On the River: Summit rivers peaking | AspenTimes.com

On the River: Summit rivers peaking

Summit Daily News Staff

While some parts of the state are still concerned about river flooding, flows in Summit County have already peaked for the year or will have done so by this weekend, says Scott Hummer, the Silverthorne-based water watcher for the State Engineer’s office.

With most of the low- and mid-elevation snowpack already gone, Hummer doesn’t anticipate any serious flood danger locally, unless runoff combines with an unusually heavy rainstorm.

“Ten Mile Creek is carrying the best right now [596 cubic feet per second], no surprise, since it had the best snowpack,” Hummer said. That’s well above the 391 cfs historic mean flow on this date, based on 47 years of data.

By comparison, the Snake River reached a seasonal high flow of about 350 cfs on May 24. The Blue River just above Dillon Reservoir is flowing at about 350 cfs, compared to a historic mean of 270 cfs.

The weather in May has been exceptionally dry and warm so far, and a string of days with record high temperatures (in the mid-70s in Breckenridge) rapidly melted the snowpack, with eye-popping drops in moisture content, according to Hummer.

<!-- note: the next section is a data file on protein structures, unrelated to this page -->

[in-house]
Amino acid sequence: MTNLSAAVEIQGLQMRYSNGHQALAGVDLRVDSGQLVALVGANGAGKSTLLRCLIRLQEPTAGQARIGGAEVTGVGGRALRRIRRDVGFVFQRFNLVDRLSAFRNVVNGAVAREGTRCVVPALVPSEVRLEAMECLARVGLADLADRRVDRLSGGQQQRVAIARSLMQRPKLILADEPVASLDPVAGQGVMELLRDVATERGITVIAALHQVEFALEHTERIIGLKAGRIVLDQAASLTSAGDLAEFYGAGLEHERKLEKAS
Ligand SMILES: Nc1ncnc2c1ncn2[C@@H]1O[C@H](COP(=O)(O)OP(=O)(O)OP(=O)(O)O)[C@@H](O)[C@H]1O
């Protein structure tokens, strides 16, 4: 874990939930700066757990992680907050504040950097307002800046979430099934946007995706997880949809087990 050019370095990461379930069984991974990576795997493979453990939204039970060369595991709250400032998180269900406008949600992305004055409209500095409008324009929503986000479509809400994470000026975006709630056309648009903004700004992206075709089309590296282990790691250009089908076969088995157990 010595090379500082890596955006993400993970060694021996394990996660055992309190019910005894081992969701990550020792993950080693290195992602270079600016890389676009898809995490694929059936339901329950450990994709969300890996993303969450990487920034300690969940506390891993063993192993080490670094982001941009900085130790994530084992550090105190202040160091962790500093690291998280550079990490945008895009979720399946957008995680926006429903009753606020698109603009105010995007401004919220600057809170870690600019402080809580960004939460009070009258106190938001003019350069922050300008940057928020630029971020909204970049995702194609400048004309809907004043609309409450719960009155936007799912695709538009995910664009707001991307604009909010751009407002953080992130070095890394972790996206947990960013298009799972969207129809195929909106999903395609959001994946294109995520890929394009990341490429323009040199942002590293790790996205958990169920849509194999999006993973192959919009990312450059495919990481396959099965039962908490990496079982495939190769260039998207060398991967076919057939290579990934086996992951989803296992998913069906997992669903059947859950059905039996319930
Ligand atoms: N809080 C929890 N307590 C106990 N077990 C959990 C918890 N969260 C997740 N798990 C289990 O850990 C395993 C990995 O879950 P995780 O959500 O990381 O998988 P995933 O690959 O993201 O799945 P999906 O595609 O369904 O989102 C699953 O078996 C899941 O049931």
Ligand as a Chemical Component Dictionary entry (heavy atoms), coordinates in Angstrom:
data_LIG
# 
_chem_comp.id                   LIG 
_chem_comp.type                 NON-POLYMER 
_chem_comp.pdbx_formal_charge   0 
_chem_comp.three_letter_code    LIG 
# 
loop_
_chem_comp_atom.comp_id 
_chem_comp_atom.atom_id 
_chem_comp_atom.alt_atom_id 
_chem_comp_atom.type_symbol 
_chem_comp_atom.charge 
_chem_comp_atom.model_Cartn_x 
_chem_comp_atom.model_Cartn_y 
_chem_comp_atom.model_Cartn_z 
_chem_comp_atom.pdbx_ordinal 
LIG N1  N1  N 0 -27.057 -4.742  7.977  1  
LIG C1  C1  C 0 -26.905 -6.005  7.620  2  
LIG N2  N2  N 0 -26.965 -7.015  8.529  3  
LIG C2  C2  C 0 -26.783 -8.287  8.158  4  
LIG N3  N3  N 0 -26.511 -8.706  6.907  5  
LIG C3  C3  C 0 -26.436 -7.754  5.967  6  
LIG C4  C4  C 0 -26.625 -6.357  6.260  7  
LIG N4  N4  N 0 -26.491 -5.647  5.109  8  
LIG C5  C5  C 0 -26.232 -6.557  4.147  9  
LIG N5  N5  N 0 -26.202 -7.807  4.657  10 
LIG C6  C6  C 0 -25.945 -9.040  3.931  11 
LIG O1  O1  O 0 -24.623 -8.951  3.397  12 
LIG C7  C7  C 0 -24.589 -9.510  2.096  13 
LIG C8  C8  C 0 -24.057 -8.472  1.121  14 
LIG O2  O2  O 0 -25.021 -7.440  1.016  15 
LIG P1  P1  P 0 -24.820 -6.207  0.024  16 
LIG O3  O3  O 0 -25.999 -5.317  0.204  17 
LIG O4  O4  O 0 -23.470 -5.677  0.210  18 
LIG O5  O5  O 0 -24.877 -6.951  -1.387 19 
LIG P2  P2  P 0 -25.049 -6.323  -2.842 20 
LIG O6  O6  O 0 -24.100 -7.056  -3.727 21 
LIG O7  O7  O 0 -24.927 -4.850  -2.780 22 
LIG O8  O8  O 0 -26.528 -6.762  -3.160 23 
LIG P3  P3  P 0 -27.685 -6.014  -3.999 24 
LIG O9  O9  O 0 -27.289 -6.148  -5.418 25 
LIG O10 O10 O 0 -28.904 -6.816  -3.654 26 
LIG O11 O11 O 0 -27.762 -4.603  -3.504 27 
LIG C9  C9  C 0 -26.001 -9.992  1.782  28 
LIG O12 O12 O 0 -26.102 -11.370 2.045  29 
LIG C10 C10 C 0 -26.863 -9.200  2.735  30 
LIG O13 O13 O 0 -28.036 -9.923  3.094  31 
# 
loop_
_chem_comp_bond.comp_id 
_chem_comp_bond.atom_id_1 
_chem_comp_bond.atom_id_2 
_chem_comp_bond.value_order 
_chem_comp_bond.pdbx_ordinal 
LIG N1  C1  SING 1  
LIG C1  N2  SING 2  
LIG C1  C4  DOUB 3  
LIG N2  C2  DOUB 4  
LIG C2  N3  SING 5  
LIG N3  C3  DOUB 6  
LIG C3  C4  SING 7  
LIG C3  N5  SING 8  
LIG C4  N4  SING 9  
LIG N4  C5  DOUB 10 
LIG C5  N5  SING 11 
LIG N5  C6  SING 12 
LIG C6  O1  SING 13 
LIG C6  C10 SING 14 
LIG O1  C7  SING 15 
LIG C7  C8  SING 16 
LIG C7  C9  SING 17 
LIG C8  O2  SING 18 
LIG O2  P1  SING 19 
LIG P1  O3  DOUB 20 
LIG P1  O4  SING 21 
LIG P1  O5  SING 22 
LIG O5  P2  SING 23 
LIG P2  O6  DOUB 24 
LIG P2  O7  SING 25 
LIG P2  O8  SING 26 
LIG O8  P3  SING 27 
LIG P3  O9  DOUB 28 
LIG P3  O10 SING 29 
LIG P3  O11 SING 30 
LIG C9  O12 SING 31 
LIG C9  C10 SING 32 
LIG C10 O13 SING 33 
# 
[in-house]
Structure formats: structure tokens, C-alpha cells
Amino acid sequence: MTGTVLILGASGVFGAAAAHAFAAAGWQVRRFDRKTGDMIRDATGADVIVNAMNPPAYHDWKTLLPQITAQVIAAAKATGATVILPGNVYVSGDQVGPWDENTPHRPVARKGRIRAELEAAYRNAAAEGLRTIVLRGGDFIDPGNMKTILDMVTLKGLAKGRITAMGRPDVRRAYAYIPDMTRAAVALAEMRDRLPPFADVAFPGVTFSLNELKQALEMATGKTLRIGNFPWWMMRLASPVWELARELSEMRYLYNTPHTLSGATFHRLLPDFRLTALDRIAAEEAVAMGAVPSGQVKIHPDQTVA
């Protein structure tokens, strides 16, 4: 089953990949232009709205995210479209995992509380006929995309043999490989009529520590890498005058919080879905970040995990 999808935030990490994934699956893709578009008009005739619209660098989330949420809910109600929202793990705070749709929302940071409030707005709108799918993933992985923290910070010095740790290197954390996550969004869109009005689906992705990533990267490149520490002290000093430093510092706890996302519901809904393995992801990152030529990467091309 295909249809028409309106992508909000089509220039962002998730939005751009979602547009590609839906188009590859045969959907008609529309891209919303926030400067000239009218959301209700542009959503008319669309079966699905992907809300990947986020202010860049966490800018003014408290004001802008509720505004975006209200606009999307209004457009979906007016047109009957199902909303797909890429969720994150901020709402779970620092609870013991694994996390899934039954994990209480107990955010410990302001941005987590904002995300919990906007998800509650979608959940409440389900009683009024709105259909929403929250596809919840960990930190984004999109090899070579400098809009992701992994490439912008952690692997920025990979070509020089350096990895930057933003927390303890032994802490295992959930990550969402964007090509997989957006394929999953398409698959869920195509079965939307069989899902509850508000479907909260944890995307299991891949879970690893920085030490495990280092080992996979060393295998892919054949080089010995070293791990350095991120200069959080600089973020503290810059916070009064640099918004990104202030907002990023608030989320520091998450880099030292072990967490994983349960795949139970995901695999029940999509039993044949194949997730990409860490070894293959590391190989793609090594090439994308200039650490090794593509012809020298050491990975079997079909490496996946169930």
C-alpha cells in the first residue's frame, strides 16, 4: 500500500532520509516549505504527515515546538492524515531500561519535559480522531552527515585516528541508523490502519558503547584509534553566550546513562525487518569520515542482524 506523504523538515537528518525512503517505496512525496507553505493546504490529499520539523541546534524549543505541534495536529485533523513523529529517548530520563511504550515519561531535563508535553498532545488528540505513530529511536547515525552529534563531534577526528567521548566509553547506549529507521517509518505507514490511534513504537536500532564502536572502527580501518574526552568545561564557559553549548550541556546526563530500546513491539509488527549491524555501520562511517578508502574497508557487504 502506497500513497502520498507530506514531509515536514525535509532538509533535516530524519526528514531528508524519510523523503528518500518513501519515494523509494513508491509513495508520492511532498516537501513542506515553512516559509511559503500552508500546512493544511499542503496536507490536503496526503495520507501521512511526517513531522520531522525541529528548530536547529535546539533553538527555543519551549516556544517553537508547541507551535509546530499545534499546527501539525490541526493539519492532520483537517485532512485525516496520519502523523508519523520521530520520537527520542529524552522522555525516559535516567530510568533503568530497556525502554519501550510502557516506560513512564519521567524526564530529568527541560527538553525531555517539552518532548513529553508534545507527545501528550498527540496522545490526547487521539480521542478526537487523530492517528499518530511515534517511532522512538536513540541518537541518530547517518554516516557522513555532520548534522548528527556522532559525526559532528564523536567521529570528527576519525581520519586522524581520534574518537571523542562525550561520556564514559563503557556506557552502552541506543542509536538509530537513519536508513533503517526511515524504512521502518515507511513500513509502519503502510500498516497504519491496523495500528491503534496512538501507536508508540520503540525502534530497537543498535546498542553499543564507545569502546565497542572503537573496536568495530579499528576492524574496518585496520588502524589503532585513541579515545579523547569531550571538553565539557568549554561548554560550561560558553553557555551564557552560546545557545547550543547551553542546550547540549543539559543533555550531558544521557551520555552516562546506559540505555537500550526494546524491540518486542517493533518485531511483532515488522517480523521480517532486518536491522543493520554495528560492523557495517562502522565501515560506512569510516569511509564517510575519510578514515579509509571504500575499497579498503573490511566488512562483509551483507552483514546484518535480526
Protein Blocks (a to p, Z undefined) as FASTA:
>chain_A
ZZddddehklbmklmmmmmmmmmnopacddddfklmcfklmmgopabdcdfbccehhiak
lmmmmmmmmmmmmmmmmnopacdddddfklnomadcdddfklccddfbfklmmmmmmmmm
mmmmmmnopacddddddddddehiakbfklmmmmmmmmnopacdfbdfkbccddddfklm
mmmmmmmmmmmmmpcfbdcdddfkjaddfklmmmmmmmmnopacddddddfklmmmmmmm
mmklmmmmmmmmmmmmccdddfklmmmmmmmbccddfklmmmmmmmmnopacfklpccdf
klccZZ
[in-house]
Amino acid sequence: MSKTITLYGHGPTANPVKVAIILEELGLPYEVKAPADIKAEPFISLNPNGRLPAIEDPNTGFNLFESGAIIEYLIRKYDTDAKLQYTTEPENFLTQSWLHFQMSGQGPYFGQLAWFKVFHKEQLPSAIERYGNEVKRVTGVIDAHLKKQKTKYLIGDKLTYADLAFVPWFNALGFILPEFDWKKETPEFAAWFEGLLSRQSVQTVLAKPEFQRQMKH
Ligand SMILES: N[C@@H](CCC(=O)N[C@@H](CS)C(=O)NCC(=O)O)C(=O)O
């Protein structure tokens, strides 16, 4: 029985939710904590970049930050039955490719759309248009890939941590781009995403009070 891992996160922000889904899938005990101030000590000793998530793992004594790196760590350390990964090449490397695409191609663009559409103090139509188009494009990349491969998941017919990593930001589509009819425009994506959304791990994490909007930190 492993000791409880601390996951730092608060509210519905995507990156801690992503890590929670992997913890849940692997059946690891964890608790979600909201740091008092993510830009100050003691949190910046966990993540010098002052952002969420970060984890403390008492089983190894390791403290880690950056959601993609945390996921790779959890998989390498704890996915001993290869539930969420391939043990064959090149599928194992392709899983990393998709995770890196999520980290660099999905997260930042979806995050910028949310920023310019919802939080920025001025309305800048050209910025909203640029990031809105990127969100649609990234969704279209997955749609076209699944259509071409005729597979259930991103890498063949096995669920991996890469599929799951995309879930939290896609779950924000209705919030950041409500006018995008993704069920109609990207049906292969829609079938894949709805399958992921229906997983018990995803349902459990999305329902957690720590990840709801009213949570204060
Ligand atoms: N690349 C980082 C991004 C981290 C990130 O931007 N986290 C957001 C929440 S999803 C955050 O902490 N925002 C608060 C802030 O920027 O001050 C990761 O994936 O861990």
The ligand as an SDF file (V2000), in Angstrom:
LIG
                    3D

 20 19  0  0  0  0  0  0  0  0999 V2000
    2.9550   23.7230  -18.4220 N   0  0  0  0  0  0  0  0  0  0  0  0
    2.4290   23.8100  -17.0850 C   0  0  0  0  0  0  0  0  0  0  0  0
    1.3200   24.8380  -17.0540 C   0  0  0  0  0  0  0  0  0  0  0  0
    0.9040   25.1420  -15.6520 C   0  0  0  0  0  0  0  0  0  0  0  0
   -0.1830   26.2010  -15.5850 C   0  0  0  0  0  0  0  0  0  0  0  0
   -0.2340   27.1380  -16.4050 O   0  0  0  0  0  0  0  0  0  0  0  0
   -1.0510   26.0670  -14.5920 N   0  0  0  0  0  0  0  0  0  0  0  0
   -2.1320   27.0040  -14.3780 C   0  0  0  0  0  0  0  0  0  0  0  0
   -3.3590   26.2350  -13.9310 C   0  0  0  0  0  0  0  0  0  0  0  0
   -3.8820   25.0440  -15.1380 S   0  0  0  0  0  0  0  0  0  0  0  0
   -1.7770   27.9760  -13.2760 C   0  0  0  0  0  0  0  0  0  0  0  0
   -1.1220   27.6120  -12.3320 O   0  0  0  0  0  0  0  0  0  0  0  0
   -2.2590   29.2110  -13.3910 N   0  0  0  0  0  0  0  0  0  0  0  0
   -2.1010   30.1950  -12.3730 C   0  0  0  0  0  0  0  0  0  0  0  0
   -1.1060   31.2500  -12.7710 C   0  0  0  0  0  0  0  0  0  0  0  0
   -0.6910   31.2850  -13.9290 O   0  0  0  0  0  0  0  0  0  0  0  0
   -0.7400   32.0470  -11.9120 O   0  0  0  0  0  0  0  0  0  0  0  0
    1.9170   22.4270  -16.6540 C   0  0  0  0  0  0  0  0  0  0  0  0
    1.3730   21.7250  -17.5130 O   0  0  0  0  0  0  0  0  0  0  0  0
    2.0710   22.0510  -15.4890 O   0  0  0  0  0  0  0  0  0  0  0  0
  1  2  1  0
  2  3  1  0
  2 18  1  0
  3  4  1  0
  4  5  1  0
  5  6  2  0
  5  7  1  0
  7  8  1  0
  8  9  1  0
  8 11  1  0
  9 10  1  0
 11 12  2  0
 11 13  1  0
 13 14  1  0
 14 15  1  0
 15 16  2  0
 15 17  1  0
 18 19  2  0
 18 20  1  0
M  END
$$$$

Monitoring the automated sites from his computer, Hummer said within the past week snowpack at the Copper Mountain site dropped from 102 percent down to 8 percent on Thursday. The water equivalent in the snowpack dropped from 4.5 inches May 23 to 0.8 inches as of Thursday. The Grizzly Peak site went from 67 percent to zero, while the snowpack at Hoosier Pass was halved, from about 100 percent down to 50 percent.

Earlier this week, flows into Dillon Reservoir reached a high for the season so far, with 1,163 cfs streaming into the impoundment from the Snake, Blue and Ten Mile drainages.